Despite poor results and the unabashed early decisions of some unconventional operators to abandon altogether what was once thought to be the core of Ohio's Utica Shale, neither the oil and gas industry nor the communities waiting for economic opportunity have written off the play's northern tier.
Even as operators push farther south into West Virginia to replicate the dry gas success of southeast Ohio and as a similar pattern slowly unfolds nearby in southwest Pennsylvania (see Shale Daily, March 26; June 5), optimism for the future of the Utica Shale in the northwestern part of the keystone state has not subsided.
In nearly a dozen interviews with oil and gas professionals, local landowners and community leaders in Ohio and Pennsylvania, and through the analysis of both state production data and the plans of some of the Appalachian Basin's leading operators, there appears to remain significant enthusiasm about the Utica's black and volatile oil windows. It's only a matter of time, sources say, before operators learn how to move those molecules through the small pores of shale rock underneath a five-county region in northeast Ohio and a larger area to the west, while some acreage in northwest Pennsylvania is believed to hold the same potential.
In the last four months alone the Utica's northern tier in Ohio, which today is generally perceived to consist of Mahoning, Trumbull, Stark and Portage counties, and to a lesser extent Tuscarawas County, received a series of signals that spelled trouble for the oil and gas industry's future in the region (see Shale Daily, June 3; March 12; March 11)
Among the biggest announcements was BP plc’s $521million impairment. The company said in April that it would market its roughly 100,000 acres in Trumbull County and the surrounding area, saying only that the acreage did not match the needs of the "company's portfolio" (see Shale Daily, April 29; Nov. 18, 2013)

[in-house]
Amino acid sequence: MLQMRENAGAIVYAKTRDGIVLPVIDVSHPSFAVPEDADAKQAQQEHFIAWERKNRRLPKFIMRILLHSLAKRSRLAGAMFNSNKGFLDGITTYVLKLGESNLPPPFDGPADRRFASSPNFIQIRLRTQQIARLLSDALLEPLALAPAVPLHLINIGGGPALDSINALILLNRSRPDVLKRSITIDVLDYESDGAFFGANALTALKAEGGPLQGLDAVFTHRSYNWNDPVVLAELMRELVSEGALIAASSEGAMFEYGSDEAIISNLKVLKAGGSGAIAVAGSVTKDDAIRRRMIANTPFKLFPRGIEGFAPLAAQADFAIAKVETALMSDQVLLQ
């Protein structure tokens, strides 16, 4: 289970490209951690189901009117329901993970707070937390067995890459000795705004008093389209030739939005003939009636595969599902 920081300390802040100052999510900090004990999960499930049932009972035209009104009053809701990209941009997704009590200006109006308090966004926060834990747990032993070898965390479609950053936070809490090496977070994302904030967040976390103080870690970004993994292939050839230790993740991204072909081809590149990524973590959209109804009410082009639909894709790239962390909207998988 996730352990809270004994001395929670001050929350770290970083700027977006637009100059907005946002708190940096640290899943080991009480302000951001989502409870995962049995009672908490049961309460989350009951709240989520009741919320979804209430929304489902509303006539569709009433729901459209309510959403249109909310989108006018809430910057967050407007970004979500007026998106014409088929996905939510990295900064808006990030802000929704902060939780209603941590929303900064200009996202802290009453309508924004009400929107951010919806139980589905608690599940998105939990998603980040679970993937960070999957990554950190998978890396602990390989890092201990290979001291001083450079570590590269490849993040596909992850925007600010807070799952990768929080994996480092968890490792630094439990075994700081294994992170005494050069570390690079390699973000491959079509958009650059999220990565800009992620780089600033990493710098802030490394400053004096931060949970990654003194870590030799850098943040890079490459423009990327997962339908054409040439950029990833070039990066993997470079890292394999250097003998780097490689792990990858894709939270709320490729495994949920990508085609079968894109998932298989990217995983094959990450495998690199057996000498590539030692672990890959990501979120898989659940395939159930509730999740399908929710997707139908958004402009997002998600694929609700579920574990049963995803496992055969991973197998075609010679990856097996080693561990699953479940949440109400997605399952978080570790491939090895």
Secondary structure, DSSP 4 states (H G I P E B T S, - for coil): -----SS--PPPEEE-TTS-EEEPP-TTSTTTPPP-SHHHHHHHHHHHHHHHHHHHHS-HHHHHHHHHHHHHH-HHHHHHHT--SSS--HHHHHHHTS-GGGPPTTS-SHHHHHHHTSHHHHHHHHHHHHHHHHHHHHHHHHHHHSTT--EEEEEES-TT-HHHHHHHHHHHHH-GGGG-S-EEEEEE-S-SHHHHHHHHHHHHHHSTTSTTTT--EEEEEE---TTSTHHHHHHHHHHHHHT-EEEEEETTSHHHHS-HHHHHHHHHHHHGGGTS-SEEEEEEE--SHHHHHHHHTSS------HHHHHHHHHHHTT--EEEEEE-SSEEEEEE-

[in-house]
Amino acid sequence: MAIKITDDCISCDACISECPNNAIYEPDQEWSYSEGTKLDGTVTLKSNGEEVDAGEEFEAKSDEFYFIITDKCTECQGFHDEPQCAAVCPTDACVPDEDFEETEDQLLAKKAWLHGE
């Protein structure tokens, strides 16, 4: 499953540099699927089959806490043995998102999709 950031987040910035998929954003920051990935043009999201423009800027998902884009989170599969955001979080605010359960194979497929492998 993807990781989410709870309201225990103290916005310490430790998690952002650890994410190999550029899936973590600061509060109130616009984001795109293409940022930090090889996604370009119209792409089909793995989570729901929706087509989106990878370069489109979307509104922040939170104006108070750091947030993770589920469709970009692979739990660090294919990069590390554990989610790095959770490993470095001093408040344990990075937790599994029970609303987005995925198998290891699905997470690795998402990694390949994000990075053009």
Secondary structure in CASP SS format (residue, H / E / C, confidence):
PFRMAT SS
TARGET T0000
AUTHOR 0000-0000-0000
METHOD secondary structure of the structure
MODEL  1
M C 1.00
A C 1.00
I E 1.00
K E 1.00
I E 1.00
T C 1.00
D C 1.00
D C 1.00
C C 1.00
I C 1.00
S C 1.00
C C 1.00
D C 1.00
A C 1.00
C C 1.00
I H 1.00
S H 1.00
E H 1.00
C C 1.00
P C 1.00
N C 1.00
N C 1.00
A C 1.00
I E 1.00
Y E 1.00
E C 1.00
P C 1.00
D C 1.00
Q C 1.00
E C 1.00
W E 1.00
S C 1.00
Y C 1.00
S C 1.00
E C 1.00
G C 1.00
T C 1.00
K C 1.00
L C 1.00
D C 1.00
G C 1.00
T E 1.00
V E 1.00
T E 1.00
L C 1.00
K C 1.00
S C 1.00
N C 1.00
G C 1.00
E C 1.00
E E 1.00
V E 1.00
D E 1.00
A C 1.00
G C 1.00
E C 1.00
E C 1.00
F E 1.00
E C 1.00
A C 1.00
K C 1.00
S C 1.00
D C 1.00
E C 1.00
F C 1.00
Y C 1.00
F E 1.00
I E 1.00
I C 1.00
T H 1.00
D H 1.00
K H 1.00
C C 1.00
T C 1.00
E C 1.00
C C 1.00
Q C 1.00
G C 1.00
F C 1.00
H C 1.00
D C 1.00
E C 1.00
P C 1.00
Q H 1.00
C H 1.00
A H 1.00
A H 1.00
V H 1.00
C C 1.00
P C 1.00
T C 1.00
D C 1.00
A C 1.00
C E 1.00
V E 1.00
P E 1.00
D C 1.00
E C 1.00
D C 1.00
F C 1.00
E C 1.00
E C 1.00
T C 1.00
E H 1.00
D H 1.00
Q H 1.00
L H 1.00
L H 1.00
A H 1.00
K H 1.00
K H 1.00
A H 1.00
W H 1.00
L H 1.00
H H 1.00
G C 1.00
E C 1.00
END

Around the same time, Halcon Resources Corp., citing poor results and inconclusive data, decided to suspend its drilling program in northeast Ohio and northwest Pennsylvania (see Shale Daily, March 5).
Those events, among others, prompted local news media to question the Utica Shale's long-term role in what has recently been a regional economic rebound. They set off local discussions and stirred further speculation about what the industry and investors have for some time accepted about the uneconomic results in the northern tier (see Shale Daily, Jan. 2).
"I don't think any of us familiar with oil and gas in the state of Ohio have written-off areas that have thus far proven disappointing in the north," said the Ohio Oil and Gas Association's Executive Vice President Thomas Stewart. "You can't have a boom if the geology doesn't exist under current technology, and it's just not there yet in some of the areas north of Carroll County."You can read much more by clicking here.
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